Between Pandemic and Deforestation, Brazilian Amazon Indigenous Tribes Are Being Exterminated

BELatina Tribe Covid

While Brazil ranks as one of the countries with the highest number of confirmed deaths by COVID-19 in the world — around 50,000 — the most vulnerable communities are hit the hardest.

As explained by The Guardian, the virus is sweeping through the country’s indigenous communities, killing chiefs, elders, and traditional healers, and raising fears that, along with the number of human lives, “the pandemic may inflict irreparable damage on tribal knowledge of history, culture, and natural medicine.”

The Munduruku tribe, one of the oldest in the region, has lost 10 “sabios” or wise ones, known as “living libraries” by the surviving members.

The indigenous APIB organization has recorded at least 332 deaths from COVID-19, and 7,208 cases of coronavirus in 110 communities.

“We face extermination,” said its executive coordinator, Dinamam Tuxá.

Indigenous leaders like Tuxá say the government of far-right President Jair Bolsonaro is failing to protect the country’s 900,000 indigenous people, many of whom live in small communities, where dozens of them often share the same home.

Tuxá said Brazil’s indigenous agency Funai has been slow to send emergency food kits to people isolated in their villages, forcing them to risk infection by traveling to nearby cities to receive emergency payments from the government.

Funai said it had delivered 82,000 basic food kits and 43,000 hygiene kits.

Some leaders even blame government health workers for bringing in the virus.

With about one million cases of COVID-19 throughout its territory, Brazil has a mortality rate of about 6.4 percent, which rises to 12.6 percent among indigenous populations, according to CNN.

One of the most affected tribes has been the town of Arara, in the territory of Cachoeira Seca, where 46 percent of its 121 residents living on the reservation are infected, according to Survival International, an organization that defends indigenous rights.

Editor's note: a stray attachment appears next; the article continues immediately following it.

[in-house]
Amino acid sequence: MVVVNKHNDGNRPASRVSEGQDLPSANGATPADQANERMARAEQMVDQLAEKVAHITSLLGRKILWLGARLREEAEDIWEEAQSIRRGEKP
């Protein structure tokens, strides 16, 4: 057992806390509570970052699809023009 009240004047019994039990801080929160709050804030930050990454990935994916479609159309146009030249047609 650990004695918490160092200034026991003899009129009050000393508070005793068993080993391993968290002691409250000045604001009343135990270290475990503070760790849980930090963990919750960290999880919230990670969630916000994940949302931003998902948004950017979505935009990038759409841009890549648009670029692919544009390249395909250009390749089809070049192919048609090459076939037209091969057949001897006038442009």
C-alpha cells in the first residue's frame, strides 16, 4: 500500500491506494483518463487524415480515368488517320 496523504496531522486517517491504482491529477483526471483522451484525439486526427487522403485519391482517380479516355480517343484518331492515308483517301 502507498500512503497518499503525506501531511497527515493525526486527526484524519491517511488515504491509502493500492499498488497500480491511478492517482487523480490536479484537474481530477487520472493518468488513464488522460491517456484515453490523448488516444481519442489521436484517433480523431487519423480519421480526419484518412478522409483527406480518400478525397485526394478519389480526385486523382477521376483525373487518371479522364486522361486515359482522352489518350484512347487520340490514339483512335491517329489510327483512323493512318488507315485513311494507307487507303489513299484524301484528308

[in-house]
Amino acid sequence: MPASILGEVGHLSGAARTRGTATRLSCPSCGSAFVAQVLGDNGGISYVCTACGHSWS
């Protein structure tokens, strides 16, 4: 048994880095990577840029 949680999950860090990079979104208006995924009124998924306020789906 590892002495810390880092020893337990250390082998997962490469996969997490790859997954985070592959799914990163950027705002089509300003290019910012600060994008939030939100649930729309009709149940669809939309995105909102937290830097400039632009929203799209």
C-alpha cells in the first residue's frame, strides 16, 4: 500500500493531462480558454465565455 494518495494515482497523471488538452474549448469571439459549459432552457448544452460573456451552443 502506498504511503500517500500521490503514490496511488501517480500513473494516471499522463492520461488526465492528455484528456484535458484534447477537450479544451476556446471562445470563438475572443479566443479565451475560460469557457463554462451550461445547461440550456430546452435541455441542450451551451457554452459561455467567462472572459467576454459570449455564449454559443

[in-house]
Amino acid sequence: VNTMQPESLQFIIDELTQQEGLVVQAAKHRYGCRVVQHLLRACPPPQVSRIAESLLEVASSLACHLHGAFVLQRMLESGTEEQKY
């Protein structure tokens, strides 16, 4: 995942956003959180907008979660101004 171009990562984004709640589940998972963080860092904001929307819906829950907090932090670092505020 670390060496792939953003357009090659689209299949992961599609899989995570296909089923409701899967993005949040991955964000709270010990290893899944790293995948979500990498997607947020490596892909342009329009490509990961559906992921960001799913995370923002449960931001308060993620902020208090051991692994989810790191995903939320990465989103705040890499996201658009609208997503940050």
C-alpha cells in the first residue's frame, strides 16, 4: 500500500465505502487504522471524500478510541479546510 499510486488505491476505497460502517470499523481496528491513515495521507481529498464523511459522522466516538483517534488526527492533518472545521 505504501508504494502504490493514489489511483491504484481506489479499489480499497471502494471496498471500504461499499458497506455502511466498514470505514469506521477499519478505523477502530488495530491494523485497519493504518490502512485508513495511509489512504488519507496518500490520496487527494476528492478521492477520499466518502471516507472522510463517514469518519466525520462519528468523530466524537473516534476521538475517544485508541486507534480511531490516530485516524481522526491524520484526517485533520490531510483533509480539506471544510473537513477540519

“We’re very worried,” an Arara man told Survival International. At the health post that’s near their village, “there is no medicine, no ventilator.” The village itself is located three days away from the city and the nearest hospital, he said.

The Arara tribe was first contacted in 1987, relatively recently in societal history, which makes them particularly vulnerable to outside diseases, according to Survival International. “We’re asking for protection with these coronavirus cases,” the Arara man told Survival international.

To make matters worse, between January 2019 and March 2020, the Amazon land where the Arara and other indigenous groups live has lost more than 8,000 hectares of forest to illegal loggers and squatters who have been given a tacit green light by the new government, making it “one of the most deforested areas in the entire biome,” according to a statement from the Federal Public Ministry in the Brazilian state of Pará posted on May 7. 

Indigenous protectors of the Amazon have also experienced an uptick in violence, facing life-threatening danger from illegal loggers who are looking to loot their lands, emboldened by Bolsonaro’s anti-indigenous rhetoric and deliberate administrative failures.

These indigenous groups, made up of roughly 900,000 people, have lived in the rainforest for thousands of years. But Brazil’s President Jair Bolsonaro has said that indigenous people’s lands and cultural rights should be taken away, and they should be integrated into society, according to the BBC.